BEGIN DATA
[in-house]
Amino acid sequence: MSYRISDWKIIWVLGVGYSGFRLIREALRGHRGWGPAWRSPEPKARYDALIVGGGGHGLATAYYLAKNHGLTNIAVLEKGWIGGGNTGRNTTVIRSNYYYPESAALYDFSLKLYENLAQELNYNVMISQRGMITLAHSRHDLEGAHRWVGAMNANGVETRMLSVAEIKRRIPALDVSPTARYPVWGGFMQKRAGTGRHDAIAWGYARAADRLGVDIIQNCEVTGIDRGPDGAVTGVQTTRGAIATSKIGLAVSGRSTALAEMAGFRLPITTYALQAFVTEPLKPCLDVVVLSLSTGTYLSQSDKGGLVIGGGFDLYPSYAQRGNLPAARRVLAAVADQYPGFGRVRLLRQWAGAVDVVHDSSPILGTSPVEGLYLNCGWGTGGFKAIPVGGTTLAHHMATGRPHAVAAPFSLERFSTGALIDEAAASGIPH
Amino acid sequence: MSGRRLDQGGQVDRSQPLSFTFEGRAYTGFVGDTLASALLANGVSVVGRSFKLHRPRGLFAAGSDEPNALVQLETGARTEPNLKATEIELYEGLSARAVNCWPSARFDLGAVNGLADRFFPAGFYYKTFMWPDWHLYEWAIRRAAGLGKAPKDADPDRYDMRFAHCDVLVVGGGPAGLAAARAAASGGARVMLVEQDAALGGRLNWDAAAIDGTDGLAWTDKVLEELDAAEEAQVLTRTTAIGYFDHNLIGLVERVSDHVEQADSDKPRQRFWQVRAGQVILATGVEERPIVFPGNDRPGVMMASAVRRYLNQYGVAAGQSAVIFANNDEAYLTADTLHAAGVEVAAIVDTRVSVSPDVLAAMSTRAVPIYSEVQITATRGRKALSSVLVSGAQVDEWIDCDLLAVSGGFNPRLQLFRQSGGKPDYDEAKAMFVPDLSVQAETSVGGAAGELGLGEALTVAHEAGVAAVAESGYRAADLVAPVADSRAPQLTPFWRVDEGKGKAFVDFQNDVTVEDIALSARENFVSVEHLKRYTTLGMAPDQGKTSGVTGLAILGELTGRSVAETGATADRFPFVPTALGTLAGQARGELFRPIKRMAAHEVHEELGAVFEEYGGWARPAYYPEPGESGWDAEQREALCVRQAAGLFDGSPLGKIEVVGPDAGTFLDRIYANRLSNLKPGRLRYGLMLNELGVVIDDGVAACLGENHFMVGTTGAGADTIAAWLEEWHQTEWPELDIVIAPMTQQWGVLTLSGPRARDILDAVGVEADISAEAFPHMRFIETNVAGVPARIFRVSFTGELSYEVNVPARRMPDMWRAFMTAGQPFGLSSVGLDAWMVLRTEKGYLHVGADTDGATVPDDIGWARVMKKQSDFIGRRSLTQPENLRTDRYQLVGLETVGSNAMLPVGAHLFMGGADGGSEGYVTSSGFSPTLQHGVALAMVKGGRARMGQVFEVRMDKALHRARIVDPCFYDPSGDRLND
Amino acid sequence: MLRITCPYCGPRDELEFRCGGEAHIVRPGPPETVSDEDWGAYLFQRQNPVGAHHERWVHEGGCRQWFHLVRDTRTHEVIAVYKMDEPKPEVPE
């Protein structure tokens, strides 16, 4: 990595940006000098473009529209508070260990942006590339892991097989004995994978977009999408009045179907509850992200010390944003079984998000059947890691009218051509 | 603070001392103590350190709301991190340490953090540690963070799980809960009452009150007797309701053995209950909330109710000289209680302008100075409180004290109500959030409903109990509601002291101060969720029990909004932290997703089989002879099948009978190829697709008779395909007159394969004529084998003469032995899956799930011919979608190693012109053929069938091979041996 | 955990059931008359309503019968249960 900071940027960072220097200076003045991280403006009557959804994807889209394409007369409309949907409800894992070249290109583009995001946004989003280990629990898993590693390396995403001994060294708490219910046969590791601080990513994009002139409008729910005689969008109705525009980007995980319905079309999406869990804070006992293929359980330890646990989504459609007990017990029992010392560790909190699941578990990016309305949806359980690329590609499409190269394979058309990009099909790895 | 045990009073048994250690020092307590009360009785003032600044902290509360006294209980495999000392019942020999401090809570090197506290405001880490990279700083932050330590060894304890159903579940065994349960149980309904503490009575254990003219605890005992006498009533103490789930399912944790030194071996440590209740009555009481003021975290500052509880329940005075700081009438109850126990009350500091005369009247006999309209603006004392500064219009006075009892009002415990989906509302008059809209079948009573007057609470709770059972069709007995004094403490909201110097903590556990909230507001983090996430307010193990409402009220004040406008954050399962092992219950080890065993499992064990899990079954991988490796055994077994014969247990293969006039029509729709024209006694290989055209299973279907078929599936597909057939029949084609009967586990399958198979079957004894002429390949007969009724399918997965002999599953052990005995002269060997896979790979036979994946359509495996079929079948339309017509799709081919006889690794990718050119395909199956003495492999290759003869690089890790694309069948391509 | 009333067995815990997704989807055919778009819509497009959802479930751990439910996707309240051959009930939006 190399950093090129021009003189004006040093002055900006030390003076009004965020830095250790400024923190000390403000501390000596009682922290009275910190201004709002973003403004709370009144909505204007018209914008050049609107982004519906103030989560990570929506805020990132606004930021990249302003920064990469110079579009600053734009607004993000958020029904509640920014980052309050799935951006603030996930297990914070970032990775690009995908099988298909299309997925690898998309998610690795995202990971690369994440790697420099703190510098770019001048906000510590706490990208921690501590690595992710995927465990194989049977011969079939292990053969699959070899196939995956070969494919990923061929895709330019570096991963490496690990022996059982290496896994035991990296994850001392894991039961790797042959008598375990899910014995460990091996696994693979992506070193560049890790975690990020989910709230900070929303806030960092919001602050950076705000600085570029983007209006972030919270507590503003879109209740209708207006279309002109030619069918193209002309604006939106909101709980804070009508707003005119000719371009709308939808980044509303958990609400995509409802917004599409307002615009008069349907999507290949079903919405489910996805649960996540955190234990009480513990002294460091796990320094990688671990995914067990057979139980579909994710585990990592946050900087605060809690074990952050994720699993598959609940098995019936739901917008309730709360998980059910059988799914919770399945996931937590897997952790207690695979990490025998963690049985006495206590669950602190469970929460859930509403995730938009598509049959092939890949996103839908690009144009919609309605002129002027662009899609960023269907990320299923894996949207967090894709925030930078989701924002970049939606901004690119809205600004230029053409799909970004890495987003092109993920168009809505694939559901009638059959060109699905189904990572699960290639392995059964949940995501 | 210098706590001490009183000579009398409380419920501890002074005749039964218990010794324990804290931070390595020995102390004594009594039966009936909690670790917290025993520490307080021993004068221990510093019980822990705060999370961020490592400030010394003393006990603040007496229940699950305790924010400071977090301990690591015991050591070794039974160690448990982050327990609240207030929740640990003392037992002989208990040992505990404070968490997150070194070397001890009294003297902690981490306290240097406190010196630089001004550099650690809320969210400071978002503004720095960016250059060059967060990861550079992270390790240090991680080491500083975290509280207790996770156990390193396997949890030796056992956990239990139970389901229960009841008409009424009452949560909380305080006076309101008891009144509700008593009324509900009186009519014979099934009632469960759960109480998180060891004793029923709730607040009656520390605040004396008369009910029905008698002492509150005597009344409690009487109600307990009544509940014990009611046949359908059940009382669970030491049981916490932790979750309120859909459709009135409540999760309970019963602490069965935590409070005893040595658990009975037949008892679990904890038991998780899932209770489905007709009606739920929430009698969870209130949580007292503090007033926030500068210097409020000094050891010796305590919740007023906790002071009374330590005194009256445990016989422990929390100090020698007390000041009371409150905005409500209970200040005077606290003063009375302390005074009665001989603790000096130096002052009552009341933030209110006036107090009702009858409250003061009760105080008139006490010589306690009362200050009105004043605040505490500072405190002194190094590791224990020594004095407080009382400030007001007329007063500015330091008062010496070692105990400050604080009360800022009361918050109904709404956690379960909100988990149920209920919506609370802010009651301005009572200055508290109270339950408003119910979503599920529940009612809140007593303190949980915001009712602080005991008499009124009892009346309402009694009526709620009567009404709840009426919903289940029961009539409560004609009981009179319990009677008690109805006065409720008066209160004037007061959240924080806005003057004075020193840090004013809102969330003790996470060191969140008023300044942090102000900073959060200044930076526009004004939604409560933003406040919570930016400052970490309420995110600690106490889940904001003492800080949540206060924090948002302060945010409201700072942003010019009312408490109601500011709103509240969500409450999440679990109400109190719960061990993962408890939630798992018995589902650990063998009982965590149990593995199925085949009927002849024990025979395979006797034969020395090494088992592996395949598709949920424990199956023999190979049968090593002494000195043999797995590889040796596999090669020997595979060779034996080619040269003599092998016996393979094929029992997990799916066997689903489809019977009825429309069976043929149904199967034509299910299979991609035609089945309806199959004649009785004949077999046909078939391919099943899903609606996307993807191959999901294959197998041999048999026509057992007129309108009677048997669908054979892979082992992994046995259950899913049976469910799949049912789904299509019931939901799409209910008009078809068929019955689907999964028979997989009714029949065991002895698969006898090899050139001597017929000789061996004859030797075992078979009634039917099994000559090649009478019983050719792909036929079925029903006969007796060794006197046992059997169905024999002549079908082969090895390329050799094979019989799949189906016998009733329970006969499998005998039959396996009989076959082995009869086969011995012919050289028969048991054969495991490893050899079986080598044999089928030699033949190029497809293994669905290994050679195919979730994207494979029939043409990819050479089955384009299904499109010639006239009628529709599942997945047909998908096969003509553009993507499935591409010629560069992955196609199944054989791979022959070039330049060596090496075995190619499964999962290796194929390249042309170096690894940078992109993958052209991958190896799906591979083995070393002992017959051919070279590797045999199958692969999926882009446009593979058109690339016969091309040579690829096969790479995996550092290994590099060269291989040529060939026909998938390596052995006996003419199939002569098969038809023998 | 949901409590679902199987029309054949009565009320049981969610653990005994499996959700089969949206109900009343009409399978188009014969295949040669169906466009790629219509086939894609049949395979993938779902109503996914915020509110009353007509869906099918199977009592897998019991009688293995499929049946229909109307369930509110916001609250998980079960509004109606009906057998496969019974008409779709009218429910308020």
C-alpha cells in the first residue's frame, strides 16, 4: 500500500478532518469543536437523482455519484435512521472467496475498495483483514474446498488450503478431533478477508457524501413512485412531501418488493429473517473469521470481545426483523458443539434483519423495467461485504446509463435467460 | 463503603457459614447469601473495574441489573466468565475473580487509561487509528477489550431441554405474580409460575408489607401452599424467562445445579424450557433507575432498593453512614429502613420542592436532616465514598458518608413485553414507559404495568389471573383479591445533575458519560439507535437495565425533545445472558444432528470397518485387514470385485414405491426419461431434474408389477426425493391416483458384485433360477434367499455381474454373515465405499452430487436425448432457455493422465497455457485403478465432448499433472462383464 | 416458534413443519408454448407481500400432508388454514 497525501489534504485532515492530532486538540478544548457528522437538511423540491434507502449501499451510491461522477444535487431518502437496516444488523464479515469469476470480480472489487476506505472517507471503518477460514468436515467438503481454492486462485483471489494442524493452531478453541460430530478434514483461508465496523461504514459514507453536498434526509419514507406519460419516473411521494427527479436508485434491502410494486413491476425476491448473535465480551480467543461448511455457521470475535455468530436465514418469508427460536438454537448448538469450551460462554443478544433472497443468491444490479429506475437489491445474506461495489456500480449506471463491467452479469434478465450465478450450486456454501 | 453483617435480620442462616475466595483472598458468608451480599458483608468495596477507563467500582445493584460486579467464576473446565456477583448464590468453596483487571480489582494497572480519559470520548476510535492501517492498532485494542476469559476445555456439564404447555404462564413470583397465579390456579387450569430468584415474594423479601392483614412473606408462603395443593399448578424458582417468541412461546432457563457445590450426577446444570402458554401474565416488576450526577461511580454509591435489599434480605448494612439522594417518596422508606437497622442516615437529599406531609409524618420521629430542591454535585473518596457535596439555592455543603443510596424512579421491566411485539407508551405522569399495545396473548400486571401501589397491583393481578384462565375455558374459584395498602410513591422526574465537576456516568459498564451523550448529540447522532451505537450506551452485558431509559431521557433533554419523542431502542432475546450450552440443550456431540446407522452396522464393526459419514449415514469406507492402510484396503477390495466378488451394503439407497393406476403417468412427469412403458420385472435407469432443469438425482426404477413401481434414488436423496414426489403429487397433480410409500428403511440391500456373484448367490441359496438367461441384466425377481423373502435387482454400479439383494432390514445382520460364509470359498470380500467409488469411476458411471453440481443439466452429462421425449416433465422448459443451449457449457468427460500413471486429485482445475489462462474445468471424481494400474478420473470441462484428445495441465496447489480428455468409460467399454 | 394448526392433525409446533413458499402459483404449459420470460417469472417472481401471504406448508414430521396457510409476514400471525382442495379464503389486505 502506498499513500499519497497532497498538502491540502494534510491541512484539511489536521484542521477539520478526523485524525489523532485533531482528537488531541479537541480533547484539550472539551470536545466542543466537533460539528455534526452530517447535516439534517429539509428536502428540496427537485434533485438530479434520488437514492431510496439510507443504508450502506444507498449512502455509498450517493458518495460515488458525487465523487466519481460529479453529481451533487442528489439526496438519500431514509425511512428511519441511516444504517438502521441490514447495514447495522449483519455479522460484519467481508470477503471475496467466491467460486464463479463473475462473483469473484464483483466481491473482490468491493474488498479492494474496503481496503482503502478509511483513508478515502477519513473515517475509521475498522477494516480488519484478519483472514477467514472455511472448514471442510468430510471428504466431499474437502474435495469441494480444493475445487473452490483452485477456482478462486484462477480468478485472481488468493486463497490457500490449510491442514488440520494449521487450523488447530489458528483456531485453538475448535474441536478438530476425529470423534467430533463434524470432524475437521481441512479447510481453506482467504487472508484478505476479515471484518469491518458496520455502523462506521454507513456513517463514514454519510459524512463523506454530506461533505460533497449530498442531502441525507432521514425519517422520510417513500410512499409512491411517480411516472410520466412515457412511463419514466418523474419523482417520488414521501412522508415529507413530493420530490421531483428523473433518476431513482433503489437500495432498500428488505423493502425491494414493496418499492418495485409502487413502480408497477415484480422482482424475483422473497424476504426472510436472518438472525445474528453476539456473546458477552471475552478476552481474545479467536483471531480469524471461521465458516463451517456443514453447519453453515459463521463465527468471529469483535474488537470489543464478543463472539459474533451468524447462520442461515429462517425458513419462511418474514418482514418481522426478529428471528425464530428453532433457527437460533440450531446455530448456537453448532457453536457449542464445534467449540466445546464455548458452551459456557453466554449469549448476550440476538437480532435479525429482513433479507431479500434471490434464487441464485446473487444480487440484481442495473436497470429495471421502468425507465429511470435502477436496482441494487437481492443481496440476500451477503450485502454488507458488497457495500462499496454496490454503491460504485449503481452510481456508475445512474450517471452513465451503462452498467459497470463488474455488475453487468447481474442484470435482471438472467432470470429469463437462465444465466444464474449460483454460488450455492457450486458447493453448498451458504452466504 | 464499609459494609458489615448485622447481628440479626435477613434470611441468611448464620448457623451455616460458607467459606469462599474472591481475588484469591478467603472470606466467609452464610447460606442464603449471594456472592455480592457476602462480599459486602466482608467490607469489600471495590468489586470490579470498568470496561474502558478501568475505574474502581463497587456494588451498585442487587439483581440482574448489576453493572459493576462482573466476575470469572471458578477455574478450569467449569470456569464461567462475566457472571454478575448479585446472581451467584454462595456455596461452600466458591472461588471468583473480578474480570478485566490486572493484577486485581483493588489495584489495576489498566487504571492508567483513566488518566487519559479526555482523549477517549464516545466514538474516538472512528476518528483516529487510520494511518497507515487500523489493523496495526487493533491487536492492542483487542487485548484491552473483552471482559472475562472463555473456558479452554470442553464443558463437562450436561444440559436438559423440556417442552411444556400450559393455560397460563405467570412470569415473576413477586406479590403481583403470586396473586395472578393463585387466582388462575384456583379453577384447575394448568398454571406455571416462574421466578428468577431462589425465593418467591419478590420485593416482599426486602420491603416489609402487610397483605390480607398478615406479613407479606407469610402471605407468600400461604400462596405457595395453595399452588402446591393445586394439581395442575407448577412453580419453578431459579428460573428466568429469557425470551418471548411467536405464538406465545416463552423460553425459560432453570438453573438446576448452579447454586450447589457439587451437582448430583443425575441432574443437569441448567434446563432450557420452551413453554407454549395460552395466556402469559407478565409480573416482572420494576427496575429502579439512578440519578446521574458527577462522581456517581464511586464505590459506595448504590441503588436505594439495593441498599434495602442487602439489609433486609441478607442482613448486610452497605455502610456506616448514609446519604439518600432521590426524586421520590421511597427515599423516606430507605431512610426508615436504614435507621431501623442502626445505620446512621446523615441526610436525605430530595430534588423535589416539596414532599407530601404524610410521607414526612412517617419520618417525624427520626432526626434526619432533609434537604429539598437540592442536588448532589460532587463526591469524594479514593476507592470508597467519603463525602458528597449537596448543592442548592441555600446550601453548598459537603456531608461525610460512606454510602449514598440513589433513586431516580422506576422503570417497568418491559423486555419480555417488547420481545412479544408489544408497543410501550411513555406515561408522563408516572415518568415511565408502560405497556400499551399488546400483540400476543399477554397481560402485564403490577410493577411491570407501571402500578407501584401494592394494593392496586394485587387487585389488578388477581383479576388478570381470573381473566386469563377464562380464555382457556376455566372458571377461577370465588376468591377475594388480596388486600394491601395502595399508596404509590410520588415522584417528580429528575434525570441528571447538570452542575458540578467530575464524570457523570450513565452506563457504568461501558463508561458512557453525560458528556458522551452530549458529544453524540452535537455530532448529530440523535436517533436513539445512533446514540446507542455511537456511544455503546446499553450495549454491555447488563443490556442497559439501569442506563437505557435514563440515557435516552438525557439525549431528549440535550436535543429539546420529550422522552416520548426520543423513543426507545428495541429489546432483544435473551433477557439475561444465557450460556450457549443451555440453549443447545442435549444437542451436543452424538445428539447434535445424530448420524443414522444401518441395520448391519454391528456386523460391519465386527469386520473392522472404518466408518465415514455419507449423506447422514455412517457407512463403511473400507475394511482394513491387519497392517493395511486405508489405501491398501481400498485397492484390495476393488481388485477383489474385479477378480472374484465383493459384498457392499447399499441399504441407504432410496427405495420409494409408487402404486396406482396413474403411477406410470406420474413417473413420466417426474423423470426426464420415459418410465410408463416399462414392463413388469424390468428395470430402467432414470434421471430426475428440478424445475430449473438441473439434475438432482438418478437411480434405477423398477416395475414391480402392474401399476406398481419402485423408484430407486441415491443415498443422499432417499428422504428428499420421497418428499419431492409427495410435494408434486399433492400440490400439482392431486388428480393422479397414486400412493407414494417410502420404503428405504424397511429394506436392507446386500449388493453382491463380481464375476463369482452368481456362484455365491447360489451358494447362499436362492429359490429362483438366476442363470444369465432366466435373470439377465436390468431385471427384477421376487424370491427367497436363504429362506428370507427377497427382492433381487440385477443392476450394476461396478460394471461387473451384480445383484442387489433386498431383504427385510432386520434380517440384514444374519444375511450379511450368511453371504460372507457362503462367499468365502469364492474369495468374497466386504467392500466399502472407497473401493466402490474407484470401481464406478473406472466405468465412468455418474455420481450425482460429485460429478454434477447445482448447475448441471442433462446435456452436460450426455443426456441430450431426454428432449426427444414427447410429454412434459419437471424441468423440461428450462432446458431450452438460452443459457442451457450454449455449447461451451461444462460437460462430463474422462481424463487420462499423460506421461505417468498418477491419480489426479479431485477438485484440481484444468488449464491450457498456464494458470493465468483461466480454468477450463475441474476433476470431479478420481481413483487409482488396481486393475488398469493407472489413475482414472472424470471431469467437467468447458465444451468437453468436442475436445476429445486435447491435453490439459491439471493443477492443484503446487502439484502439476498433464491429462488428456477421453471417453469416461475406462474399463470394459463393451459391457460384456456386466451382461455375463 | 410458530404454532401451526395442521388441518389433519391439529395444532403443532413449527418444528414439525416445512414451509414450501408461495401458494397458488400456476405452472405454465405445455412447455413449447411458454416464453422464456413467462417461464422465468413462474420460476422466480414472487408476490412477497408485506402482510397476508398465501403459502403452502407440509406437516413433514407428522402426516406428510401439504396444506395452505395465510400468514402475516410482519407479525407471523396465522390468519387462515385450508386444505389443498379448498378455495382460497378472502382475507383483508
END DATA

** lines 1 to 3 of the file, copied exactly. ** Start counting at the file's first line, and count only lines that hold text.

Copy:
[in-house]
Amino acid sequence: MSYRISDWKIIWVLGVGYSGFRLIREALRGHRGWGPAWRSPEPKARYDALIVGGGGHGLATAYYLAKNHGLTNIAVLEKGWIGGGNTGRNTTVIRSNYYYPESAALYDFSLKLYENLAQELNYNVMISQRGMITLAHSRHDLEGAHRWVGAMNANGVETRMLSVAEIKRRIPALDVSPTARYPVWGGFMQKRAGTGRHDAIAWGYARAADRLGVDIIQNCEVTGIDRGPDGAVTGVQTTRGAIATSKIGLAVSGRSTALAEMAGFRLPITTYALQAFVTEPLKPCLDVVVLSLSTGTYLSQSDKGGLVIGGGFDLYPSYAQRGNLPAARRVLAAVADQYPGFGRVRLLRQWAGAVDVVHDSSPILGTSPVEGLYLNCGWGTGGFKAIPVGGTTLAHHMATGRPHAVAAPFSLERFSTGALIDEAAASGIPH
Amino acid sequence: MSGRRLDQGGQVDRSQPLSFTFEGRAYTGFVGDTLASALLANGVSVVGRSFKLHRPRGLFAAGSDEPNALVQLETGARTEPNLKATEIELYEGLSARAVNCWPSARFDLGAVNGLADRFFPAGFYYKTFMWPDWHLYEWAIRRAAGLGKAPKDADPDRYDMRFAHCDVLVVGGGPAGLAAARAAASGGARVMLVEQDAALGGRLNWDAAAIDGTDGLAWTDKVLEELDAAEEAQVLTRTTAIGYFDHNLIGLVERVSDHVEQADSDKPRQRFWQVRAGQVILATGVEERPIVFPGNDRPGVMMASAVRRYLNQYGVAAGQSAVIFANNDEAYLTADTLHAAGVEVAAIVDTRVSVSPDVLAAMSTRAVPIYSEVQITATRGRKALSSVLVSGAQVDEWIDCDLLAVSGGFNPRLQLFRQSGGKPDYDEAKAMFVPDLSVQAETSVGGAAGELGLGEALTVAHEAGVAAVAESGYRAADLVAPVADSRAPQLTPFWRVDEGKGKAFVDFQNDVTVEDIALSARENFVSVEHLKRYTTLGMAPDQGKTSGVTGLAILGELTGRSVAETGATADRFPFVPTALGTLAGQARGELFRPIKRMAAHEVHEELGAVFEEYGGWARPAYYPEPGESGWDAEQREALCVRQAAGLFDGSPLGKIEVVGPDAGTFLDRIYANRLSNLKPGRLRYGLMLNELGVVIDDGVAACLGENHFMVGTTGAGADTIAAWLEEWHQTEWPELDIVIAPMTQQWGVLTLSGPRARDILDAVGVEADISAEAFPHMRFIETNVAGVPARIFRVSFTGELSYEVNVPARRMPDMWRAFMTAGQPFGLSSVGLDAWMVLRTEKGYLHVGADTDGATVPDDIGWARVMKKQSDFIGRRSLTQPENLRTDRYQLVGLETVGSNAMLPVGAHLFMGGADGGSEGYVTSSGFSPTLQHGVALAMVKGGRARMGQVFEVRMDKALHRARIVDPCFYDPSGDRLND